The aim of this paper is to inform and advise researchers on the practical issues associated with involving stroke patients and their carers in research.
The involvement of patients and carers in research is increasingly recognised as important, yet researchers are often unclear on how to do this in practice. This is particularly evident in the field of stroke care, where there is limited information available about how to involve stroke patients and their carers in research effectively, or about the difficulties associated with this.
Experience of developing a patient and carer advisory group.
This paper reflects on the process the authors undertook when developing a stroke patient and darer advisory group as part of a research study exploring the effect of interprofessional team working on the experiences and outcomes after stroke of patients and carers.
This paper discusses the challenges and the benefits of deveong a stroke patient and carer and advisory group, and offers advice to other researchers undertaking a similar process. It aims to provide some practical suggestions that may aid researchers wishing to involve stroke patients and carers in their research.
Stroke patients are likely to be older and have long-term physical disabilities or communication problems that may make their involvement in research more challenging to implement. However, with planning and consideration and the allocation of sufficient time and resources, stroke patients and their carers can be effectively involved, resulting in benefits to the research process and output, and to researchers, patients and carers. IMPLICATIONS FOR PRACTICE/RESEARCH: Pay attention to planning and the practical details of involving stroke patients and their carers in research, ensuring that meetings are arranged in an accessible venue. Use straightforward language in all forms of communication. Listen carefully to their views and perspectives and be prepared to make changes to the study and revise methods if appropriate.
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[Show abstract][Hide abstract] ABSTRACT: This paper explores how a group of people with renal or other vascular conditions collaborated with renal practitioners in undertaking a quality improvement project, the aim of which was to reduce variation in care for people with Stages 3-4 chronic kidney disease.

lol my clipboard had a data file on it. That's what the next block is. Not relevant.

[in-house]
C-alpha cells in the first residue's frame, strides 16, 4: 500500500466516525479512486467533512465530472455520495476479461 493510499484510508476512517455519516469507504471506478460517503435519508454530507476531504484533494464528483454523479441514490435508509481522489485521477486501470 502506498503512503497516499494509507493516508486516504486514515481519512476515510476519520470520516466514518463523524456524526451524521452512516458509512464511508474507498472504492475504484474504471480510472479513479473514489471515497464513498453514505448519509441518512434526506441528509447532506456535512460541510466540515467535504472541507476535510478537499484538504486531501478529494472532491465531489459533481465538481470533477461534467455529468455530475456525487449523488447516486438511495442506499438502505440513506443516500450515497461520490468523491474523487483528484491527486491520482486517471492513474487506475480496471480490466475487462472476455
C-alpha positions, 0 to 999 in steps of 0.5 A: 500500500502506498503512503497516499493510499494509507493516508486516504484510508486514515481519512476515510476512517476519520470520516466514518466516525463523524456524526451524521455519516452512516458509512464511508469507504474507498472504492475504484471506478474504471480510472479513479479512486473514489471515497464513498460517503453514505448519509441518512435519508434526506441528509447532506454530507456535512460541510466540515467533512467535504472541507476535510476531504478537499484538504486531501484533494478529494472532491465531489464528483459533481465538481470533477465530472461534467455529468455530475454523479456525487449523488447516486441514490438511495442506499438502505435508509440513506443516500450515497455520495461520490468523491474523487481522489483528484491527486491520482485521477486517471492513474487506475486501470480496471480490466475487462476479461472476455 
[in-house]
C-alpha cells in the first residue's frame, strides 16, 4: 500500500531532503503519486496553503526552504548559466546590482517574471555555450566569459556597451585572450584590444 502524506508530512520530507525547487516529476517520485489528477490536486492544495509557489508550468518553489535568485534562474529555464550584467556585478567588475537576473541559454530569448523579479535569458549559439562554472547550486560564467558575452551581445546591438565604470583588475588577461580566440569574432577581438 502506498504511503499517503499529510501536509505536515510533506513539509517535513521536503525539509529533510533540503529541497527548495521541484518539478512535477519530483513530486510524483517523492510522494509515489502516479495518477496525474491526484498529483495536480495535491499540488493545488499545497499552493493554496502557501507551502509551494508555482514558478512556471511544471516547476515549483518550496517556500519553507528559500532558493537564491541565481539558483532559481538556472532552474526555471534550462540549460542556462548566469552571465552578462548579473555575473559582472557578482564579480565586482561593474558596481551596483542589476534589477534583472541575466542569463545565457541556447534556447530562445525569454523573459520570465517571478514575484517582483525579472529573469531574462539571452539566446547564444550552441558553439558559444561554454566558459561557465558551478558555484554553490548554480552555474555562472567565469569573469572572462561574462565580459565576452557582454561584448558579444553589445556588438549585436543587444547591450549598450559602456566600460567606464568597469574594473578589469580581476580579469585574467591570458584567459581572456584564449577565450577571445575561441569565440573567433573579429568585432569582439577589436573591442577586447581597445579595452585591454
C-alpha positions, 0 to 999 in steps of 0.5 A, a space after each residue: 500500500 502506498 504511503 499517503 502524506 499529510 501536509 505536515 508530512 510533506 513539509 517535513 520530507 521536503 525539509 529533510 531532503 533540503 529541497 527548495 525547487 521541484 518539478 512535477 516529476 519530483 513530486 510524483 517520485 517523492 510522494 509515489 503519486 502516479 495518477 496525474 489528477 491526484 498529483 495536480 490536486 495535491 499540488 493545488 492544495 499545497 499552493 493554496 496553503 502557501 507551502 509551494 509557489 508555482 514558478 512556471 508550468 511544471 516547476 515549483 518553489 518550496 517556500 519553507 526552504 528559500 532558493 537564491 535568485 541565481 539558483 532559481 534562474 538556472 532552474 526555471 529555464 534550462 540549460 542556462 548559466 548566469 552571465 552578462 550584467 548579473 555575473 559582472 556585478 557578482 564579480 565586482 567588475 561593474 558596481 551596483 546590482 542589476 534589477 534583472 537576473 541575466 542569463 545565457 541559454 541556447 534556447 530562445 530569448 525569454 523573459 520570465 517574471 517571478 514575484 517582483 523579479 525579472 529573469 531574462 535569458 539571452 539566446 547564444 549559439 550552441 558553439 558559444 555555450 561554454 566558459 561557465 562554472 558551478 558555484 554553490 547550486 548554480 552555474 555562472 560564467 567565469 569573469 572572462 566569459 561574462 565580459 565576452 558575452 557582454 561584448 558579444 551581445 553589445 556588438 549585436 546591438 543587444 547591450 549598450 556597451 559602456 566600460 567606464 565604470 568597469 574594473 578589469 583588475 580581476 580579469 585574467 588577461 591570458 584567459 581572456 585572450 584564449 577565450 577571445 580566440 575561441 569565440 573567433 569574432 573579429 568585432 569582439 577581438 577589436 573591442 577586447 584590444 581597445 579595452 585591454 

The patient advisory group supporting the project took a decisive and leading role in the creation of self-management materials and subsequent training for healthcare professionals and patients. The role of the patient advisory group was evaluated informally throughout the project. Confidence amongst the patient advisory group members grew as the project developed.
Clinicians are often unclear on how to involve patients and carers in quality improvement projects, yet it is increasingly recognised as important. In practice, patients with experience of long-term conditions can co-lead quality improvement projects. It is recommended that further evaluation of the role of advisory groups is warranted.
Full-text · Article · Sep 2013 · Journal of Renal Care
[Show abstract][Hide abstract] ABSTRACT: Interprofessional teamwork is seen in healthcare policy and practice as a key strategy for providing safe, efficient and holistic healthcare and is an accepted part of evidence-based stroke care. The impact of interprofessional teamwork on patient and carer experience(s) of care is unknown, although some research suggests a relationship might exist. This study aimed to explore patient and carer perceptions of good and poor teamwork and its impact on experiences of care. Critical incident interviews were conducted with 50 patients and 33 carers in acute, inpatient rehabilitation and community phases of care within two UK stroke care pathways. An analytical framework, derived from a realist synthesis of 13 ‘mechanisms’ (processes) of interprofessional teamwork, was used to identify positive and negative ‘indicators’ of teamwork. Participants identified several mechanisms of teamwork, but it was not a subject most talked about readily. This suggests that interprofessional teamwork is not a concept that is particularly important to stroke patients and carers; they do not readily perceive any impacts of teamwork on their experiences. These findings are a salient reminder that what might be expected by healthcare professionals to be important influences on experience may not be perceived to be so by patients and carers.
No preview · Article · Aug 2014 · Journal of Interprofessional Care